Bartholomew’s Gazetteer of the British Isles (1887) page 515 left column

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Lossiemouth (and Branderhurgli), seaport town
with ry. sta., Drainie par., Elginshire, at mouth of
river Lossie, 51 miles NE. of Elgin and 573 NW. of
London by rail, pop. (including Branderburgh, Sea-
town, and Stotfield), 3497; P.O., t.o., 1 Bank; the
industries are chiefly connected with shipping and fish-
ing, and in the vicinity, on Coulard Hill, are sandstone

Lostock, township (ry. sta. Lostock Junction), Bolton
le Moors par., SE. Lancashire, 4 miles W. of Bolton,
1520 ac., pop. 782 ; contains the seat of Lostock Hall.

Lostock Gralam, township and vil. with ry. sta.,
Great Budworth par., Cheshire, 2 miles NE. of North-
wich, 1732 ac., pop. 777;
P.O.; the par. contains the
hamlet of Lostock Green.

Lostock Hall, ry. sta. and seat, Blackburn par.,NE.
Lancashire, 3 miles SE. of Preston ;

Lostock Junction, ry. sta., 2| miles AV. of Bolton,
Lancashire. See Lostock.

Lostwlthiel, market town and par. with ry. sta.,
Cornwall, on river Fowey, 4 miles S. of Bodmin Road
sta. and 21 miles NE. of Truro by rail, 106 ac., pop.
P.O., T.O., 1 Bank. Market-day, Friday. Lost-
withiel is supposed to have been founded in the reign
of Edward I. It was the scene of a victory of the
Royalists over the Parliamentarians in 1644. The
business activity of the place is mostly upheld by the
working of iron, copper, and other minerals abounding
in the locality.

Loth, coast par. and ry. sta., Sutherland, 17,371 ac.,
pop. 584;
P.O.; the sta. is 5| miles SW. of Helmsdale;
in Glen Loth (traversed by Loth Water, flowing 5J
miles S. to th^ sea near Loth sta.) the last Scotch wolf
is said to have been killed about 1700.

Lothers and Bothenhaiupton, liberty, Dorset, in
W. of co., 4363 ac., pop. 1610.

Lotkersdale, vil., Carlton par., and eccl. dist., partly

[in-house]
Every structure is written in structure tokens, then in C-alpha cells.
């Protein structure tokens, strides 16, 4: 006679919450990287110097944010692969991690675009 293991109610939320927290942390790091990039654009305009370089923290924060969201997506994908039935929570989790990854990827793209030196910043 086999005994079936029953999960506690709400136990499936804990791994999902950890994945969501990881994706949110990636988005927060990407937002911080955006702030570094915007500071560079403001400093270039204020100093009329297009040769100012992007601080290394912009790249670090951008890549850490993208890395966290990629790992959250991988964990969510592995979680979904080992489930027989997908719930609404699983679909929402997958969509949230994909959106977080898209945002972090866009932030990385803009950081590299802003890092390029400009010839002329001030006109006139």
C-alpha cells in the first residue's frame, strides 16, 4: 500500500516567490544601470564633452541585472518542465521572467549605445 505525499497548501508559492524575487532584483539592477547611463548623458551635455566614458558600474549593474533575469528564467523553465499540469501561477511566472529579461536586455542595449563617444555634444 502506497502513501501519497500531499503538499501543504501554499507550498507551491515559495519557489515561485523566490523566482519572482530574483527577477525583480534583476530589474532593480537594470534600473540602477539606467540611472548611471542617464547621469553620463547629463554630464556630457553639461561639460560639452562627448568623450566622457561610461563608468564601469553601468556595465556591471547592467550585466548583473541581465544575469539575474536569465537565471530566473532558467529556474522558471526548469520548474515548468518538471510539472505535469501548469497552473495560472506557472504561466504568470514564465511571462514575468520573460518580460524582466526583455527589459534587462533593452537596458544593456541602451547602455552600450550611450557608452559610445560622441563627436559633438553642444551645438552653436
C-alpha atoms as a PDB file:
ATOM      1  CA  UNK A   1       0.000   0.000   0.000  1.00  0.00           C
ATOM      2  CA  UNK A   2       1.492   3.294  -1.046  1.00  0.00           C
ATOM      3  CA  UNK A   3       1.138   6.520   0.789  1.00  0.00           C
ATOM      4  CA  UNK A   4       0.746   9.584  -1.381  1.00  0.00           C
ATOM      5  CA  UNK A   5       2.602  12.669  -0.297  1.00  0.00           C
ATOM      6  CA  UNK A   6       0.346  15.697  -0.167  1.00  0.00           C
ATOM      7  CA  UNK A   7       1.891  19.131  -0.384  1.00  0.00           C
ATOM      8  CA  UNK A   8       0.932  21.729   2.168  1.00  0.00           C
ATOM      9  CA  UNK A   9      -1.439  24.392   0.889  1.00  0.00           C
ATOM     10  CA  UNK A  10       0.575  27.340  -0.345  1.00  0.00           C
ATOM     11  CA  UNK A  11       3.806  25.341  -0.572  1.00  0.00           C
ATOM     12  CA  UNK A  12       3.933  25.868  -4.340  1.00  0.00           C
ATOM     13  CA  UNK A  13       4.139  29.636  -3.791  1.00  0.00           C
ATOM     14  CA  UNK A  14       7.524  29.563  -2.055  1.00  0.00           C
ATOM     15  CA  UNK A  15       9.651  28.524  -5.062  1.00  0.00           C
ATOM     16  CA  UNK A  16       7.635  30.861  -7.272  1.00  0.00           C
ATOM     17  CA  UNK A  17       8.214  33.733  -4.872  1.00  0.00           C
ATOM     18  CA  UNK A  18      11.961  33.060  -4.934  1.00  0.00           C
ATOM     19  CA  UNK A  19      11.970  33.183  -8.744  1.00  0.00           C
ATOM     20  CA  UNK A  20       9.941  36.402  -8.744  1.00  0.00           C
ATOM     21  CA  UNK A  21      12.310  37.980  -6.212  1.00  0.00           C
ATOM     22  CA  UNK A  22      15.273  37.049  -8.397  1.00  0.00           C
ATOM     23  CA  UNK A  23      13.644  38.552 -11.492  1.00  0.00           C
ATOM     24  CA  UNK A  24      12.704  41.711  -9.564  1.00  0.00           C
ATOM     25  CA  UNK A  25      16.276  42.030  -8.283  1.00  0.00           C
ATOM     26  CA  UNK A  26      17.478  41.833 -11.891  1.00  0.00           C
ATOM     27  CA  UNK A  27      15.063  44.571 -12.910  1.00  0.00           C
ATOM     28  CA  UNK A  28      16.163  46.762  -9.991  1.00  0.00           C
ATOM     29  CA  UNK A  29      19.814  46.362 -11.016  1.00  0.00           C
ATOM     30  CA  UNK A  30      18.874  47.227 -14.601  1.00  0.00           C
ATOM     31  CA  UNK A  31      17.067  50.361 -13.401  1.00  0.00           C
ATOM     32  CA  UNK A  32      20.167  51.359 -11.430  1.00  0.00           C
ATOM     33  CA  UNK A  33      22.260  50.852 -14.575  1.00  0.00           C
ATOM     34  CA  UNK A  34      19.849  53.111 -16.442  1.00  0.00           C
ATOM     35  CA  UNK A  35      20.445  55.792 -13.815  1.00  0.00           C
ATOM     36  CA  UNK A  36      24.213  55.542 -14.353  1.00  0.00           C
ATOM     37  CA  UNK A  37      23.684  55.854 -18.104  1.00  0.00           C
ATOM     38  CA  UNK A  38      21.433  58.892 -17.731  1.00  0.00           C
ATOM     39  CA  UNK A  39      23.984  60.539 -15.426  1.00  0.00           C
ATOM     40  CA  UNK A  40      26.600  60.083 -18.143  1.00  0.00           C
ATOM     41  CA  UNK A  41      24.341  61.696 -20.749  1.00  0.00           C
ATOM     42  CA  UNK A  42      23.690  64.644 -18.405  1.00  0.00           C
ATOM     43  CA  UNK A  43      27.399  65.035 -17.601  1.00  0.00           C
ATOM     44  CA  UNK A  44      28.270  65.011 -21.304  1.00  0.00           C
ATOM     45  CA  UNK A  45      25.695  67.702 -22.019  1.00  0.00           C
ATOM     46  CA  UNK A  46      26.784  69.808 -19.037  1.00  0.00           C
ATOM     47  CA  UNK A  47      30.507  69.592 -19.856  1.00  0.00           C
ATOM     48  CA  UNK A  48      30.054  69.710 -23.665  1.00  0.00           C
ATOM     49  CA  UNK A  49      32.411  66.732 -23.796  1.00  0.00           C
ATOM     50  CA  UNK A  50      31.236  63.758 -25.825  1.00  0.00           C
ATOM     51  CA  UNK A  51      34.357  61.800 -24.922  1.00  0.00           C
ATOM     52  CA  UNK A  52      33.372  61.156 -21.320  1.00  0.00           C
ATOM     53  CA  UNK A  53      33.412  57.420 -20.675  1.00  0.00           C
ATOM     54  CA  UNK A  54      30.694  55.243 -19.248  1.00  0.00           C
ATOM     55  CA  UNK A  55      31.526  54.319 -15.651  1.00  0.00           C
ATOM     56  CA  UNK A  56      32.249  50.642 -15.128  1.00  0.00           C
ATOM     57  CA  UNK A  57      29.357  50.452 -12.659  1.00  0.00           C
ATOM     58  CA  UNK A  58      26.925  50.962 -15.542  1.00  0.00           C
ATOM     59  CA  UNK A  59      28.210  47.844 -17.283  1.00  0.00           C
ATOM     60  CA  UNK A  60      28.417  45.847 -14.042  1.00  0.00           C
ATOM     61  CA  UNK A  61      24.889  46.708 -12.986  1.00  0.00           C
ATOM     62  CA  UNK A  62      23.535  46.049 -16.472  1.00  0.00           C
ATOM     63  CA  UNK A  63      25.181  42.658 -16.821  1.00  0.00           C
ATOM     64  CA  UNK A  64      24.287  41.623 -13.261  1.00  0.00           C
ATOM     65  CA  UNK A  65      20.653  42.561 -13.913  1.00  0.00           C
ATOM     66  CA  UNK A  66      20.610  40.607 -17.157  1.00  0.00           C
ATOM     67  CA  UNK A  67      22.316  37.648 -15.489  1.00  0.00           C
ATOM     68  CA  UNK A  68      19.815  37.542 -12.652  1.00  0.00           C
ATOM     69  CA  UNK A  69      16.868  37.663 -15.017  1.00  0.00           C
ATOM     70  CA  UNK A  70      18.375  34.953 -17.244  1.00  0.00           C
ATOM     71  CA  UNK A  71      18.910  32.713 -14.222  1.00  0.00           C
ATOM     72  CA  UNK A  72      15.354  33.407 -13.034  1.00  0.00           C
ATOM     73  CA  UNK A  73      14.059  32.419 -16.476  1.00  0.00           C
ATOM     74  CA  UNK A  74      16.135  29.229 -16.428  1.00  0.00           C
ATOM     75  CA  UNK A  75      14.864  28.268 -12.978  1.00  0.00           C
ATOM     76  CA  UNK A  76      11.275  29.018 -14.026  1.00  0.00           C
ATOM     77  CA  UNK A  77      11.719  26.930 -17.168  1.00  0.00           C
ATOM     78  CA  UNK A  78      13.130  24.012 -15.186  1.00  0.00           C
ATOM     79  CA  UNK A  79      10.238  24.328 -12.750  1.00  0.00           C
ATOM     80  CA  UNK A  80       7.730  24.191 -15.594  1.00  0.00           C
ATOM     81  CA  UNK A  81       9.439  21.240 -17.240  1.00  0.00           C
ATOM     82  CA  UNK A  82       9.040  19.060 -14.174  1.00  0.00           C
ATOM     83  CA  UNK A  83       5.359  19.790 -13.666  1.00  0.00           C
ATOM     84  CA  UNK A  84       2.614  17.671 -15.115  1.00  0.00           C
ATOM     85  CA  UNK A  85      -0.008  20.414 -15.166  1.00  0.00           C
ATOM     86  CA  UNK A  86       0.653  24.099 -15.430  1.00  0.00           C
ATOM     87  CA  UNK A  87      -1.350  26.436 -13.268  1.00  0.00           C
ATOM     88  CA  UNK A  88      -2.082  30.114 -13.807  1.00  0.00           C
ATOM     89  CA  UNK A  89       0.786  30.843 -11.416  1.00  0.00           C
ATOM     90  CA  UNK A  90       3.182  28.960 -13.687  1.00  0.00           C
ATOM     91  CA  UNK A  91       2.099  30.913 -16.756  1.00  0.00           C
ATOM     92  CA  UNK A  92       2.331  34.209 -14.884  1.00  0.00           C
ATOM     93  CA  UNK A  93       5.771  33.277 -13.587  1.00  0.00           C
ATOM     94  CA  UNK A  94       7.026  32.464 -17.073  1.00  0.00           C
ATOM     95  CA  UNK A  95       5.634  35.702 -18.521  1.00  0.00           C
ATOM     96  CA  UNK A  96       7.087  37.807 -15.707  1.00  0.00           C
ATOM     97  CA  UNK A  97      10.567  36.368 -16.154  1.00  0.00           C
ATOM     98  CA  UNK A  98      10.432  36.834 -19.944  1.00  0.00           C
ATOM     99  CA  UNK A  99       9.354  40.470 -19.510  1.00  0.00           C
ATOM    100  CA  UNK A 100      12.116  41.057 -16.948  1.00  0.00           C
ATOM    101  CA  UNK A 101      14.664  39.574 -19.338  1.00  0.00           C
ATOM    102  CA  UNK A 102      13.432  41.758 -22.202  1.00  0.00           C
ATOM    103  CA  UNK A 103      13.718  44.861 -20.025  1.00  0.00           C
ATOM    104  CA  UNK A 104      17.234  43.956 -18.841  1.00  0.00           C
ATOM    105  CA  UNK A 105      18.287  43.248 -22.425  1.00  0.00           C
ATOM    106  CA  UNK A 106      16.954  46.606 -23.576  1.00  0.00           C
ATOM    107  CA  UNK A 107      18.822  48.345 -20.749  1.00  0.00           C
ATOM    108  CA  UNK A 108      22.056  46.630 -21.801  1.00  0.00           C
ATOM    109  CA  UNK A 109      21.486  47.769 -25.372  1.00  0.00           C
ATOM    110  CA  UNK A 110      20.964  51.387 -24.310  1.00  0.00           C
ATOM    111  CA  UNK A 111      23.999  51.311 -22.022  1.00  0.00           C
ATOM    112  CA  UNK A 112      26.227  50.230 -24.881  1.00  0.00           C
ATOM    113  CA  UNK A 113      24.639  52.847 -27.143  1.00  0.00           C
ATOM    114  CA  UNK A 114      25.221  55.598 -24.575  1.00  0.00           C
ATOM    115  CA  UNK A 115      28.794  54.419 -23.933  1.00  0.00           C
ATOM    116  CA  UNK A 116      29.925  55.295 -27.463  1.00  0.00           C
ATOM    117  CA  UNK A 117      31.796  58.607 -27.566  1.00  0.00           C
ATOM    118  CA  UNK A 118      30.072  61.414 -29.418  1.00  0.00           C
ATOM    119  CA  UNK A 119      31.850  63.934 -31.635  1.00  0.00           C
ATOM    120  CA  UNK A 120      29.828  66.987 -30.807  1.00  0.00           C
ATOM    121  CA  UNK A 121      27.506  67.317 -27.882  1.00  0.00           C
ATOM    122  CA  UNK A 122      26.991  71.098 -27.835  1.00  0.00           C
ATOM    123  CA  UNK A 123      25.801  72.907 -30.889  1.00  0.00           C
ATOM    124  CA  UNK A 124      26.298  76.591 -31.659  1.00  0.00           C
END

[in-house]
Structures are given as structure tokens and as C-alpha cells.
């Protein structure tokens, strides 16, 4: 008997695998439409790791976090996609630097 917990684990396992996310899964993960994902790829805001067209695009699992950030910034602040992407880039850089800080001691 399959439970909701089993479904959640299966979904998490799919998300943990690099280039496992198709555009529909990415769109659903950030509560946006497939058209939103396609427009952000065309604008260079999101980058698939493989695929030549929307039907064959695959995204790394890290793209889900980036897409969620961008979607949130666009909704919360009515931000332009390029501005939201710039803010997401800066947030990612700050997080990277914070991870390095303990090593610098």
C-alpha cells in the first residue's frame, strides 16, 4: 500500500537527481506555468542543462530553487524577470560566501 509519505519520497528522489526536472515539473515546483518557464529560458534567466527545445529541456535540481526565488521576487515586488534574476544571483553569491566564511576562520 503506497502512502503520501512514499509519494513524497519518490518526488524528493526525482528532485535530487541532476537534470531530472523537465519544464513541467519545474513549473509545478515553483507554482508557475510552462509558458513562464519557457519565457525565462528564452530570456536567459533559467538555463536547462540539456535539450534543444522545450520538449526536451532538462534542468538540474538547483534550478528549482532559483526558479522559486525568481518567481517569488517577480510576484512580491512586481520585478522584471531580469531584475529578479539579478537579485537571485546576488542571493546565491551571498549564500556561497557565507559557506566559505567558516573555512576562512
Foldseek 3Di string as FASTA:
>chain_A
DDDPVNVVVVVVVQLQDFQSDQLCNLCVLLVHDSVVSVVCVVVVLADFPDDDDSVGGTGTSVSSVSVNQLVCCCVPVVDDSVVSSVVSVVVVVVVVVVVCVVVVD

also in Kilnwick par., N. div. West-Riding Yorkshire—
dist., pop. 722 ; vil., 5 miles SW. of Skipton;

Lotherton cum Abcrford, township, Sherburn
par., E. div. West-Riding Yorkshire, 1094 ac., pop. 443 ;
contains Lotherton, vil., 5 miles S. of Tadcaster.

Lothian Bridge, place with bridge over the Tyne,
Cranston par., Edinburghshire.

Lothians, The, dist., on S. side of Firth of Forth ;
it embraces the cos. of Haddington, Edinburgh, and
Linlithgow, which are respectively called East Lothian,
Mid-Lothian, and AYest Lothian; Lothian anciently
extended S. to the Tweed; it gives the titles of Earl
and Marquis to the family of Kerr.

Lothingland. See Mutford and Lothingland.

Lothingland Lake, sea inlet on coast of Suffolk,
forming the upper part of Lowestoft harbour.

Lothrie Burn, stream, Kinross and Fife; rises on
Bishop Hill, and flows 4g miles SE. to the Leven near

Lothwaite, hamlet, in lower part of St John’s Yale,
Cumberland, 4 miles E. of Keswick.

Loton l’ark, seat, Shropshire, 10 miles NAY. of

Lottiford, seat, 1 m. SAY. of AVincanton, Somerset.

Lotus (formerly Lochend), seat, Kirkgunzeon par.,
Kirkcudbright, at head of Loch Arthur, 7 miles NE. of
Dalbeattie ; Lotus Hill is 1050 ft. high.

Loudham Hall, seat, 4 miles NE. of Woodbridge,

Loudon, school, Penninghame par., Wigtownshire.

Loudoun, par., Ayrshire, on river Irvine, 15,486 ac.,
pop. 5239; contains part of the town of Galston and
part of the town of Newmilns ; Londonn Castle, seat
of the Earl of Loudoun, has extensive grounds, the
“Loudoun’s bonny woods and braes” of Tannahill’s
song; Londoun Hill, a conical eminence, 1034 ft.
high, was the scene of a victory by Robert Bruce over
the English in 1307.

Loudoun Koad, ry. sta., Middlesex, in NW. suburbs
of London, 3 miles NE. of Willesden Junction.

Londwater, eccl. dist. and vil. with ry. sta., Chip-
ping Wycombe par., Bucks—dist., pop. 998; vil., 24-
miles SE. of Wycombe ;
P.O.; in vicinity of vil. are the
Loudwater Mills, paperworks.

Londwater Mills, paperworks, Rickmans worth,

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